These thin skims of Ever Gold were all that was needed to correct the sanding scratches and few pinholes we had .

Prep work for the second coat of JP205 high-build primer is complete and the panel is being tacked off before spraying.

The final coat of JP205 is on and allowed to cure overnight before final block sanding would begin.

Here is the trunk lid after final blocking on the JP205 high-build primer.  A bit of cleaning and tacking and we are off to epoxy primer/sealer!

All sealed up in PPG DP40LF epoxy primer/sealer wet out of the gun.  You can get a  idea of just how flat and beautiful the trunk lid is based on the reflection of the door frame in the surface.  Once this dries, we can tidy up the bottom surfaces and get them primed too.
In this shot, you can clearly see the silicon bronze weld bead along the edge where material was added to tighten up the gaps.  To ensure this modification would remain completely invisible, I decided to apply a thin skim of finishing putty along this edge to fill the grinding marks and any subtle dips that may remain after all of the work is completed.  The masking tape ensures I don't end up with a nasty edge along the back side of the flange when the filler is applied.

I went a little bit heavy on the finishing putty to give me plenty of material to work with when sanding this edge to shape.

With the welded edge smoothed up, I moved on to scuffing the rest of the surfaces to prep them for primer.

PPG epoxy primer fresh out of the gun looks fantastic, even on the bottom of the trunk lid where almost nobody will ever see.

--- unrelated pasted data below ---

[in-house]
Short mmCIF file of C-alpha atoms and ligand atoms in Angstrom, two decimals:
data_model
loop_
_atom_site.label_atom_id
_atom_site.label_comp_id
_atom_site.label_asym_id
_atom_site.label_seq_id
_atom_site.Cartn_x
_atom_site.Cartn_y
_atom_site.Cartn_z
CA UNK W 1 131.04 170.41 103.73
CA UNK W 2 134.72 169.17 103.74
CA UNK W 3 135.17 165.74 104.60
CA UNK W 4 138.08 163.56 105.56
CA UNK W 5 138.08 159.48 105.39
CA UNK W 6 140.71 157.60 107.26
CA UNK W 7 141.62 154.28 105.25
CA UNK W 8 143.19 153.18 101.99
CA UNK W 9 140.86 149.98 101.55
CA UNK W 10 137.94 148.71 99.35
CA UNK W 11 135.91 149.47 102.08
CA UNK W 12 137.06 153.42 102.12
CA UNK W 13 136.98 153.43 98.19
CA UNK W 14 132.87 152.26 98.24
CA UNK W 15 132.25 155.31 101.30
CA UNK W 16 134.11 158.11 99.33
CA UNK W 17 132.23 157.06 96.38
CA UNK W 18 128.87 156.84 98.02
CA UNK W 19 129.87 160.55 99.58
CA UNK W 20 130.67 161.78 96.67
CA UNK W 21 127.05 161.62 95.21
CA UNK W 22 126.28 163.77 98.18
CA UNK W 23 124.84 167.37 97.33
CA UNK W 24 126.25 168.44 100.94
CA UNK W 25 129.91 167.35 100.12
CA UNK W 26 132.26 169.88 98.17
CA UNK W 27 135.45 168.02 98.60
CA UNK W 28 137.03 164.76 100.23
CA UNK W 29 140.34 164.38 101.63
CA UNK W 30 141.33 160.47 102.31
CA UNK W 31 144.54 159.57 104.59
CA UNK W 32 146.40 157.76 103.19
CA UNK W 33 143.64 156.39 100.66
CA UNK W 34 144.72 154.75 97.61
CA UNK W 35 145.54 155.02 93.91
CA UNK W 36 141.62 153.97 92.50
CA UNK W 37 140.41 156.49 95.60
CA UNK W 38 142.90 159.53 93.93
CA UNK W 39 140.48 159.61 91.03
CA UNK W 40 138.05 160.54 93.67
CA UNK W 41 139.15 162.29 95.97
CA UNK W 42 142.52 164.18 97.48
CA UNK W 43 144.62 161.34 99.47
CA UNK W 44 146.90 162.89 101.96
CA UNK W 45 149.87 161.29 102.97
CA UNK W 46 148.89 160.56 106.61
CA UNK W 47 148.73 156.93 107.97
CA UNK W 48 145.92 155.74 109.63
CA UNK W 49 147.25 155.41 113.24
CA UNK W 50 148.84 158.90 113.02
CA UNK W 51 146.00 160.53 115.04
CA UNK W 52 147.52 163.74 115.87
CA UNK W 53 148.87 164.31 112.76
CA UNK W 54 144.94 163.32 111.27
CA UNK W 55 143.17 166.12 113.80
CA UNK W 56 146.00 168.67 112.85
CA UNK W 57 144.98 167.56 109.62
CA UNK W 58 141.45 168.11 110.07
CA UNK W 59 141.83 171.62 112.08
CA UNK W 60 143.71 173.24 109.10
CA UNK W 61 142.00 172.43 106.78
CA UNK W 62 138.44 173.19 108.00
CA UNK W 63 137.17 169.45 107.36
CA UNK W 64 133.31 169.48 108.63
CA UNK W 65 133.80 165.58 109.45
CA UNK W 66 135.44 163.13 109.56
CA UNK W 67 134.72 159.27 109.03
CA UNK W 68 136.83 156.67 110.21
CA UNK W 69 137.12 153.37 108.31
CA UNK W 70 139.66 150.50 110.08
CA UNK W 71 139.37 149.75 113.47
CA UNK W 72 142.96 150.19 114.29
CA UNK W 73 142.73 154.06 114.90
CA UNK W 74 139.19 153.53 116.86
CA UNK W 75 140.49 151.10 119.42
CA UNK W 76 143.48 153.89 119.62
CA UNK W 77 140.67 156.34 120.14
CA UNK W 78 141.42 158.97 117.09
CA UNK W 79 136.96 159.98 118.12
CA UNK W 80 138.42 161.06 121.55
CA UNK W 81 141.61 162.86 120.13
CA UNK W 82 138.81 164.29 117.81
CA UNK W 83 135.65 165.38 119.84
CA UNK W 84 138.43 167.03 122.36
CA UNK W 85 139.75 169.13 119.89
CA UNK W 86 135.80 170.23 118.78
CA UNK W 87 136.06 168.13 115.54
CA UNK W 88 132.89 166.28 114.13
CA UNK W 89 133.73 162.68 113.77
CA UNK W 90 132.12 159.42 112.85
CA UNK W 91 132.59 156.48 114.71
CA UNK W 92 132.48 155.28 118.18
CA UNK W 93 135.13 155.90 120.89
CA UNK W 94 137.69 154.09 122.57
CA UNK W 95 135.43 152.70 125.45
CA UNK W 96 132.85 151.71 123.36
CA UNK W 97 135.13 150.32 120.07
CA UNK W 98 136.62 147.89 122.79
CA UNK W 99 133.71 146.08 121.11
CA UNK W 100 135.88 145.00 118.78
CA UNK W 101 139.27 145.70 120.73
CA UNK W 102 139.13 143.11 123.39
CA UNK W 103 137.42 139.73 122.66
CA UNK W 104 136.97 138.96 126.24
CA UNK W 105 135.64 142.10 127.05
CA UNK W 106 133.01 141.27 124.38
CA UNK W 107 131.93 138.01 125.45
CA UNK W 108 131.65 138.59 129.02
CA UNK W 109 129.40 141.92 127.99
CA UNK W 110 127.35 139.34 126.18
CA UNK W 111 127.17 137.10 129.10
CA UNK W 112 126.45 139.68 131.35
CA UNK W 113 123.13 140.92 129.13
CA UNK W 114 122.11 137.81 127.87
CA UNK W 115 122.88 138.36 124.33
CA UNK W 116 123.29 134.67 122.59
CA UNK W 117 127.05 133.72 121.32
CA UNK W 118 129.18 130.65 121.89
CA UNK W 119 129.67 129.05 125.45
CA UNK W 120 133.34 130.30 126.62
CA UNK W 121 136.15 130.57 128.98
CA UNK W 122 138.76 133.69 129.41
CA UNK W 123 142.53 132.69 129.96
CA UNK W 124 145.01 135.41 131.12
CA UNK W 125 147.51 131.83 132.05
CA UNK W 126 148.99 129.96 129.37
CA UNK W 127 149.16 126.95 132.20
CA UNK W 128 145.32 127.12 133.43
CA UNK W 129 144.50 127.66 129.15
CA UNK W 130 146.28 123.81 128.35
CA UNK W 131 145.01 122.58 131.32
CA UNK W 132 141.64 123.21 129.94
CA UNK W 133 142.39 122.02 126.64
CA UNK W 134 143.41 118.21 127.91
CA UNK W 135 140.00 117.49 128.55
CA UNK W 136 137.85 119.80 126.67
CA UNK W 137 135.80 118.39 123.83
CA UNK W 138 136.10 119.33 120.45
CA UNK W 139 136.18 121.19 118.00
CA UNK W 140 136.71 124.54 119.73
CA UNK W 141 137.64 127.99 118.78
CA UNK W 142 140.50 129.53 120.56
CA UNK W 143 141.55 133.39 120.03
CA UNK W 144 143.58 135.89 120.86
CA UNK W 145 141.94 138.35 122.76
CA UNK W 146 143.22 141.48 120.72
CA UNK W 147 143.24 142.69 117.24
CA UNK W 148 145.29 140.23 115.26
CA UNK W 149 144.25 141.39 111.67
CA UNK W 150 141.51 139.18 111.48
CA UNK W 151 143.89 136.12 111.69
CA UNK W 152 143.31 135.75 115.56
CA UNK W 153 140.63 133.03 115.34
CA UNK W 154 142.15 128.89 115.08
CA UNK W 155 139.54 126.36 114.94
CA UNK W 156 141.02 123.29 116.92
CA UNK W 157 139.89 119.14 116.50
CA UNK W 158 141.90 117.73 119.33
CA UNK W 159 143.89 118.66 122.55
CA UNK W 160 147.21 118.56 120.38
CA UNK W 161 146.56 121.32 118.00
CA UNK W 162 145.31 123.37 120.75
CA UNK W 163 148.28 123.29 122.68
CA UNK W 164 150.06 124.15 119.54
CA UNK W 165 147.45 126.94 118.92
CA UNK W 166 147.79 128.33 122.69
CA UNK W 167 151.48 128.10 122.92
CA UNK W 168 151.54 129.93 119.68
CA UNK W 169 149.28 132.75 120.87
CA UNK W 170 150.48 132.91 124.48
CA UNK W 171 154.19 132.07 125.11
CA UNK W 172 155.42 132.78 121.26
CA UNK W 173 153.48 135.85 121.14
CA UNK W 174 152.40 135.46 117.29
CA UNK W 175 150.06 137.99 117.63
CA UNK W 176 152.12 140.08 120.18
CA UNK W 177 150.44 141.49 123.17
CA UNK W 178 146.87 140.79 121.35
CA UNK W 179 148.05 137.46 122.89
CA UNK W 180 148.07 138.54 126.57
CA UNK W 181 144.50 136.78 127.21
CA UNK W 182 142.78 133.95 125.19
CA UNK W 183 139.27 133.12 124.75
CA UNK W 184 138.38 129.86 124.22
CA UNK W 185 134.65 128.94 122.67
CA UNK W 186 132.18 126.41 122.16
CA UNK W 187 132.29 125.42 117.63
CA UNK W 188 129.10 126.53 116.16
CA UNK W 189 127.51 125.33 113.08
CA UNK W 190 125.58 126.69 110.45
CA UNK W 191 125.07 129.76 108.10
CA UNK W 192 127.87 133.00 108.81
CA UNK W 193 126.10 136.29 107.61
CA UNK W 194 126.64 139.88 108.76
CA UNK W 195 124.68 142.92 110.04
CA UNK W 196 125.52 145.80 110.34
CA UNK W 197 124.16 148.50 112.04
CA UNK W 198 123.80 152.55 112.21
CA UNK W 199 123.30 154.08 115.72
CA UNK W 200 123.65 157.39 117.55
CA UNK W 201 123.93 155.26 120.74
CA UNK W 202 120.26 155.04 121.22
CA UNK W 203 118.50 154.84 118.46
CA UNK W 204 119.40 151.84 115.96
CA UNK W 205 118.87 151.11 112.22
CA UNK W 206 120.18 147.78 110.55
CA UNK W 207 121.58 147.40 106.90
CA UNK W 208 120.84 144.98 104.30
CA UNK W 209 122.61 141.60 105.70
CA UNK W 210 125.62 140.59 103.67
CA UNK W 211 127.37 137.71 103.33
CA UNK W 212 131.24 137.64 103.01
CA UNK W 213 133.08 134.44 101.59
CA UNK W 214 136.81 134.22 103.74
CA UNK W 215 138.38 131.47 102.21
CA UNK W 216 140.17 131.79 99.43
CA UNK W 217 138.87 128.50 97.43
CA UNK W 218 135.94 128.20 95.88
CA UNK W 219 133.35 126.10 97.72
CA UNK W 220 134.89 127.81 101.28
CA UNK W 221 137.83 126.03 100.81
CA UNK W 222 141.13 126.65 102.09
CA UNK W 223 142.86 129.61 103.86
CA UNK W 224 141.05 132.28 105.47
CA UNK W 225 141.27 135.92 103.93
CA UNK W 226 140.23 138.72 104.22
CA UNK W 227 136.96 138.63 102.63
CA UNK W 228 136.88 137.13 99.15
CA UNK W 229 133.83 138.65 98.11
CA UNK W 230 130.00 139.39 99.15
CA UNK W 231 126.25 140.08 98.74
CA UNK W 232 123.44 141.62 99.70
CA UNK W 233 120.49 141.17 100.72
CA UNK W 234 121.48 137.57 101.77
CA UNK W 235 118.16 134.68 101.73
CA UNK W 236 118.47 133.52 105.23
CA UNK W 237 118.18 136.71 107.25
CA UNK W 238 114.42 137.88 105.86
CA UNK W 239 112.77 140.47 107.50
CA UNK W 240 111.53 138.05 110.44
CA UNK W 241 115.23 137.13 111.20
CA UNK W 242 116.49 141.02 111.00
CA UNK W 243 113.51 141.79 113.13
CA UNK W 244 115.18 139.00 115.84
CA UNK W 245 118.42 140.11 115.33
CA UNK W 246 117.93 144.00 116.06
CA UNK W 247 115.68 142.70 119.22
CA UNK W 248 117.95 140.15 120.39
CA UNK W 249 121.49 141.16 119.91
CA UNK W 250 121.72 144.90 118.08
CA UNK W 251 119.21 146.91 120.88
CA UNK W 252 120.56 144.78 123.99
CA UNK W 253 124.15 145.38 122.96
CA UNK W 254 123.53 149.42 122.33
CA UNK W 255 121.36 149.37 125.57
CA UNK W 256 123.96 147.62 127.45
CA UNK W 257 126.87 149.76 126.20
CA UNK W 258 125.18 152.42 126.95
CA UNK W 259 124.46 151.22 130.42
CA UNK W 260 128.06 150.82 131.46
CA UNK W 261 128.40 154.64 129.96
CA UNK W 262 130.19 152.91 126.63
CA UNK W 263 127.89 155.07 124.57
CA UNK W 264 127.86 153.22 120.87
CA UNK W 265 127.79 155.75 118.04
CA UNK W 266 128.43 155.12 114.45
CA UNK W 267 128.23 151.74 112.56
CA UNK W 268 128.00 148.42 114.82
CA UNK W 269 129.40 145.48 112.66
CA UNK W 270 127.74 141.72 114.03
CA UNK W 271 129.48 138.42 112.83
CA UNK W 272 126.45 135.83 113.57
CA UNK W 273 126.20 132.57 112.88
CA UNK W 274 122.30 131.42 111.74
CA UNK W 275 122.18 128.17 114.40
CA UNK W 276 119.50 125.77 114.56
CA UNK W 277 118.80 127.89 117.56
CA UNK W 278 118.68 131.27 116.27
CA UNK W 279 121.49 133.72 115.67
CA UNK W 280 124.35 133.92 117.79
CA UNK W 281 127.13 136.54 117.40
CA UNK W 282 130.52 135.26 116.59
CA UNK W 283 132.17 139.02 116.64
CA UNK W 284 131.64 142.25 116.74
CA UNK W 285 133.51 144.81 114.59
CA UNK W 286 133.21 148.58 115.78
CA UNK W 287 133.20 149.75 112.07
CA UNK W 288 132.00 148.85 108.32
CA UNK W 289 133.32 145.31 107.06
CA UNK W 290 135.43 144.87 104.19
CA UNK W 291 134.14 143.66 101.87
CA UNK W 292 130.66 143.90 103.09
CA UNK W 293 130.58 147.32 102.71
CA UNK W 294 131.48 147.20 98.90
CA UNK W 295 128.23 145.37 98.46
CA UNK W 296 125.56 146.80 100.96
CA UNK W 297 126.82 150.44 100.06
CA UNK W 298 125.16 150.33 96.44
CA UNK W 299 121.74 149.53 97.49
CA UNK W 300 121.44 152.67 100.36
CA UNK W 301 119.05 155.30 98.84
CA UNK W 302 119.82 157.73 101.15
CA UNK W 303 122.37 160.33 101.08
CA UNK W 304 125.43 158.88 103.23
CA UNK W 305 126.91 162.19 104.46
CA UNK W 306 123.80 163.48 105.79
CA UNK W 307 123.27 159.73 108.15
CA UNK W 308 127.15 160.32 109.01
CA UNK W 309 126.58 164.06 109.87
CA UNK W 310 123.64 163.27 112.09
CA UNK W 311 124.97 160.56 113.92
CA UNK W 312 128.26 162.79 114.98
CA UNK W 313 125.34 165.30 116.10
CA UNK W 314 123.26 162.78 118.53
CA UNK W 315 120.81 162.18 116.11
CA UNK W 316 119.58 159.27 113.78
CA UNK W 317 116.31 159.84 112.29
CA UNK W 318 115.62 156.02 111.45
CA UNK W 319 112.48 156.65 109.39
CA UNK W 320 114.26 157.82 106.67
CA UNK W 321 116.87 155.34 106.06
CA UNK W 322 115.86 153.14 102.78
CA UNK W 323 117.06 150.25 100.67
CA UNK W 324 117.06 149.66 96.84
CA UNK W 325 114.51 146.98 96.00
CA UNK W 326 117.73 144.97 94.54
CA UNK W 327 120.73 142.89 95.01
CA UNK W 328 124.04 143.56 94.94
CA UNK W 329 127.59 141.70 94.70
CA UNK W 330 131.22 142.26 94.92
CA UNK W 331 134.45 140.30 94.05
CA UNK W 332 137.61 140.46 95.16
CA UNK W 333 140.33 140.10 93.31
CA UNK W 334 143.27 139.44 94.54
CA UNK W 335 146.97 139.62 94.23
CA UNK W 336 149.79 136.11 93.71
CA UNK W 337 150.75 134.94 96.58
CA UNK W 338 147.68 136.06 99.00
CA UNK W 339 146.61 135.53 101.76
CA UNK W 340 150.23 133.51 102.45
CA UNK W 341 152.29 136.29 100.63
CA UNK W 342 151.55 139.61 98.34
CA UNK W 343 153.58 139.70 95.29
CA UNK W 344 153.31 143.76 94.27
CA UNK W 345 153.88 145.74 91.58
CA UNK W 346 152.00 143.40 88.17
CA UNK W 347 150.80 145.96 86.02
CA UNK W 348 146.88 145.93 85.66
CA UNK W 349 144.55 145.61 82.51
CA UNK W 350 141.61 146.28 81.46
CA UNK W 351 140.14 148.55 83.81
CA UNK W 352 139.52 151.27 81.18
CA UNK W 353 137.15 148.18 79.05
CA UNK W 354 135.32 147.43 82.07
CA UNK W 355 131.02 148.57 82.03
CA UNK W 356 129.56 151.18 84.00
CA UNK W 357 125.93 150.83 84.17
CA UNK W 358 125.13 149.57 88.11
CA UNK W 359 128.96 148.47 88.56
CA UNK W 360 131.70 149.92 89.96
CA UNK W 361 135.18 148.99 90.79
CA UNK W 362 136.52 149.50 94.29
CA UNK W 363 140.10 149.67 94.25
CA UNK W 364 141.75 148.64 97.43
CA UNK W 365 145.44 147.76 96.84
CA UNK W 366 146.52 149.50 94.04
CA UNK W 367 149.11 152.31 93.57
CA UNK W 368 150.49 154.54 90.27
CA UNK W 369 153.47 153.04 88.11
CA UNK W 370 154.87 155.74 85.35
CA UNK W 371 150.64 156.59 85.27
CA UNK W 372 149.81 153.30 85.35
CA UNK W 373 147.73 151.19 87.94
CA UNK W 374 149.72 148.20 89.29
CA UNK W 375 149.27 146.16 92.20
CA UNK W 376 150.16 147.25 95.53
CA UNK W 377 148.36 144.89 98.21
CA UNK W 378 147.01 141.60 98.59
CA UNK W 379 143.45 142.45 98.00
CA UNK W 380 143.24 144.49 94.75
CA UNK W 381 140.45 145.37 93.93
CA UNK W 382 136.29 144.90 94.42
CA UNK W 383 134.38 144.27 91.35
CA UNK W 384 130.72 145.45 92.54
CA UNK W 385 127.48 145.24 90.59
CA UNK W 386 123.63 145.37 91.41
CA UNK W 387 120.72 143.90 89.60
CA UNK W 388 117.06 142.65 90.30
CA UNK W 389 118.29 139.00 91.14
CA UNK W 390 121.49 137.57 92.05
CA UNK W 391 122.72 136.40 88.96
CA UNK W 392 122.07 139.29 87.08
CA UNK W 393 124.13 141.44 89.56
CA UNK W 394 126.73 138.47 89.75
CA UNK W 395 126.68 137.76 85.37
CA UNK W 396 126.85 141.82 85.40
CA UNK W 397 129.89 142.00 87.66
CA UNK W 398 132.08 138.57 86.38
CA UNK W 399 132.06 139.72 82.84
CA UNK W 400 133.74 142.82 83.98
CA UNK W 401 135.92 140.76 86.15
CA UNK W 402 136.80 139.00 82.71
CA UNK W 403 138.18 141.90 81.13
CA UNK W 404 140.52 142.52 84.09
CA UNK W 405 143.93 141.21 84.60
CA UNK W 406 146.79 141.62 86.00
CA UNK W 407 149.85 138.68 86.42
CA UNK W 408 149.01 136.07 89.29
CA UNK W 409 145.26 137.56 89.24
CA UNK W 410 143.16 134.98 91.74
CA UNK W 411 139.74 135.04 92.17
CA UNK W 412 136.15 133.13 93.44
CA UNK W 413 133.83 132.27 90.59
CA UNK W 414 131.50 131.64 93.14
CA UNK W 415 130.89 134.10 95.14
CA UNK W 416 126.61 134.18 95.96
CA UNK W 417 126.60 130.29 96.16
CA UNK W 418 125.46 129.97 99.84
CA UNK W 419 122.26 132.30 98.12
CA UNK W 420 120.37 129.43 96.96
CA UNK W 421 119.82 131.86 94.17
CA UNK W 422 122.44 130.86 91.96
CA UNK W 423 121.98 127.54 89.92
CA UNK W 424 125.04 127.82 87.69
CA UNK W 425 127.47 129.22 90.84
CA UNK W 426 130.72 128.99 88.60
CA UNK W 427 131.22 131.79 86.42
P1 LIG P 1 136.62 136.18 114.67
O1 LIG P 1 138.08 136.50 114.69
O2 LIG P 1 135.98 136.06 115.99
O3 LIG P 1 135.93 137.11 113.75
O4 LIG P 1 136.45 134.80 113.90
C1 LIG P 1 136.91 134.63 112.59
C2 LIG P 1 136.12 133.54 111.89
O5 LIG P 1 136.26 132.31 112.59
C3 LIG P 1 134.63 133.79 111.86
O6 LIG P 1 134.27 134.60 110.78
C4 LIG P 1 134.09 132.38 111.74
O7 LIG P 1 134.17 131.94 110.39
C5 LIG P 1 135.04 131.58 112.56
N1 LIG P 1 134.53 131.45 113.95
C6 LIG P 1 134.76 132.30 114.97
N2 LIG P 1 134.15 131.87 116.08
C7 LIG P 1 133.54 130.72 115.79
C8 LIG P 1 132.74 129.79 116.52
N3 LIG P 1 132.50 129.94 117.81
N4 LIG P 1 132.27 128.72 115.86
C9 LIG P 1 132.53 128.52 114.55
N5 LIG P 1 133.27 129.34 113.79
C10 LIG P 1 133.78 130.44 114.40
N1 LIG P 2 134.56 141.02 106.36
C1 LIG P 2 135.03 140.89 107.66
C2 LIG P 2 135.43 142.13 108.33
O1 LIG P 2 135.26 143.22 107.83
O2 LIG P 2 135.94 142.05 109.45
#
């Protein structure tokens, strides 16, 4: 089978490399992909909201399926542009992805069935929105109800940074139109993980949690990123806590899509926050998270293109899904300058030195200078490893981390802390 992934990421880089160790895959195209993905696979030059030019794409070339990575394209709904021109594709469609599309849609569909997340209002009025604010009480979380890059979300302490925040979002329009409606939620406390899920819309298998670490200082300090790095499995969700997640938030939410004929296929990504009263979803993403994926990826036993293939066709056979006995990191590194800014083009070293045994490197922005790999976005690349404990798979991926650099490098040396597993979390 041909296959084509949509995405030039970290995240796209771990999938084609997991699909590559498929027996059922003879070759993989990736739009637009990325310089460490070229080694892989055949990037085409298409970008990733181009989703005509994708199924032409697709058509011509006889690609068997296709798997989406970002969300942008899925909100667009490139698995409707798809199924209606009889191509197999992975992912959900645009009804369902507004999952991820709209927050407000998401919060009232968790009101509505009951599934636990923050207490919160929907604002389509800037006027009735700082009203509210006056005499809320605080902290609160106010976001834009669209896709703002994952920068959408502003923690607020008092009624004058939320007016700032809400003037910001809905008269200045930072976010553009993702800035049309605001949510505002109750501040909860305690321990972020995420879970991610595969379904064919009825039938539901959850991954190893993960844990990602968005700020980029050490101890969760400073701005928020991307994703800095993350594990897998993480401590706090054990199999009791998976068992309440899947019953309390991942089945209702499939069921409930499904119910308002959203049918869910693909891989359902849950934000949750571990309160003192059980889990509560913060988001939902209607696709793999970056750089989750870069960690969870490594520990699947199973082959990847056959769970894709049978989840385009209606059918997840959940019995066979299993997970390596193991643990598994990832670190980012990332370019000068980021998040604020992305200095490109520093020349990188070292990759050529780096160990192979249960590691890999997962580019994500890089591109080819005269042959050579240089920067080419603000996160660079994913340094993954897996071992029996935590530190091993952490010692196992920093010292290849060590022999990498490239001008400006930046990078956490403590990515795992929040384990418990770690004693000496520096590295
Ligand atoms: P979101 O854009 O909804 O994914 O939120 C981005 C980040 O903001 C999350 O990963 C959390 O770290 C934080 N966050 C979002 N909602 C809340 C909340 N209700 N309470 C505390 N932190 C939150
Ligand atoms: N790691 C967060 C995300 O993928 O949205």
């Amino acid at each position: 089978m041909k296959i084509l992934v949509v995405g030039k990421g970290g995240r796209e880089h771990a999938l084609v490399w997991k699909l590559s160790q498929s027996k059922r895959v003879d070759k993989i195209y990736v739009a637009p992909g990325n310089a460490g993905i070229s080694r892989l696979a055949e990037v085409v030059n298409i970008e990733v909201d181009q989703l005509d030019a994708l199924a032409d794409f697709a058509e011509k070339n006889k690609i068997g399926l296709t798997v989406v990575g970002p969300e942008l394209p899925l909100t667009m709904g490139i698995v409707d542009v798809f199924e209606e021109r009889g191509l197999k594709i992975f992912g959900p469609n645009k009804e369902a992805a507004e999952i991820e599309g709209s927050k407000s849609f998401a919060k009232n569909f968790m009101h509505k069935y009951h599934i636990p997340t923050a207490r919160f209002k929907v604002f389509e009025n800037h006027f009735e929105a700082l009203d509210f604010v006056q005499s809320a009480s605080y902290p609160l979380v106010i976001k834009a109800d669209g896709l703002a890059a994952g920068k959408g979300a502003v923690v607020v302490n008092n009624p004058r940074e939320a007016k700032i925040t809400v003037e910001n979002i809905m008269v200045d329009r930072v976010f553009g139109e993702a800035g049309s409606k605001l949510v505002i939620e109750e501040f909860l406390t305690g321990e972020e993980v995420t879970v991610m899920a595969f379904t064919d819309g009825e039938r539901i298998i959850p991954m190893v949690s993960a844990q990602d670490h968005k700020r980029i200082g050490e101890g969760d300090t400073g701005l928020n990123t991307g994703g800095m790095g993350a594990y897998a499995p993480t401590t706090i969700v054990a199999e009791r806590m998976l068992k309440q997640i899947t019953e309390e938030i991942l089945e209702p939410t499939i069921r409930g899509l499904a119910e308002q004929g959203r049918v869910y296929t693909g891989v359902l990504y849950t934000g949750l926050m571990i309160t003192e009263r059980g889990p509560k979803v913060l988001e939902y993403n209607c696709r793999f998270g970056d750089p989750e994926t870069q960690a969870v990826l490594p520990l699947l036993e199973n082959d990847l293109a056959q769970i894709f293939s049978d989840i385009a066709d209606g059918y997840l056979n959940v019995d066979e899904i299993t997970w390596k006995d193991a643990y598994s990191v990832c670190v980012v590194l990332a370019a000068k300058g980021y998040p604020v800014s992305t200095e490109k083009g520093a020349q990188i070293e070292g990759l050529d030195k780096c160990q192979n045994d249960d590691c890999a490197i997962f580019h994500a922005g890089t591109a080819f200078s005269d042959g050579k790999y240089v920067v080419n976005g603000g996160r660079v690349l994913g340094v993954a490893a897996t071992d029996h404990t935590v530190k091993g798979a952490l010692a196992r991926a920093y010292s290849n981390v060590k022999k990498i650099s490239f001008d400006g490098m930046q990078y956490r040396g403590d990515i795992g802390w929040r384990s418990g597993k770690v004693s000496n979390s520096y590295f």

Details are everywhere!  The modified flange looks like it came straight from the stamping press.

Quarter Panel End Cap Gapping Begins!
Rather than have the quarter panel end cap extensions mounted hard against the rear quarter flanges where they often damage the paint, I prefer the look of having a slight gap.  I start this work by shimming the end cap away from the flange using standard 1/4" flat washers.

I try to target a gap of .047" - .050" on the quarter extension/end caps for just the right look.

As soon as a gap is established between the end cap and the quarter flange, it becomes very evident how much work the quarter flanges will need to get truly flat along their edges.  It is amazing how much the quarter end caps hide when bolted up solid.

Where the gaps are a bit too wide (or narrow) I mark the amount they need to change directly on the part to allow me to correct it by the exact amount required.  In this case, I need to reduce the gap in this area by .020" to match the target gap.

Here is a section that will require slightly increasing the gap along a section about 3 inches long.
Once the end cap gaps are established, the look is surprisingly more refined.  A lot of builders like to mud these gaps closed, but that is a look I have never quite appreciated on the classic Mustang and is due, in most cases, to the obvious use of a lot of body filler to achieve the "seamless" look.  Nope.......not on this project.

Sunday, July 6, 2014

Gapping & Smoothing the Trunk Lid

Lots of folks out there have heard the term “gapping” body panels to fit, but few have actually seen the techniques used to achieve these wonderfully “tight” panel gaps up close.  Also, like anything, there is more than one way to skin a cat, as they say, and perhaps the biggest differences in achieving tighter panel gaps is in the welding techniques used.  As part of this update, I will show the methods that I use and provide the reasoning behind the techniques in hopes that it may inspire others to tackle this type of work in their own projects.  Here goes!

Previously, I discovered that my new trunk lid fit was actually pretty nice along the sides and bottom rear edges.  However, as is common on most classic fastback Mustangs, the front trunk lid edge was a mile wide and looked pretty disproportionate to the rest of the gaps around the lid.  Naturally, that would not be acceptable and I would need to remedy this by adding about 1/8” of material to the leading edge of the trunk lid to tighten up the forward gap to match the rest.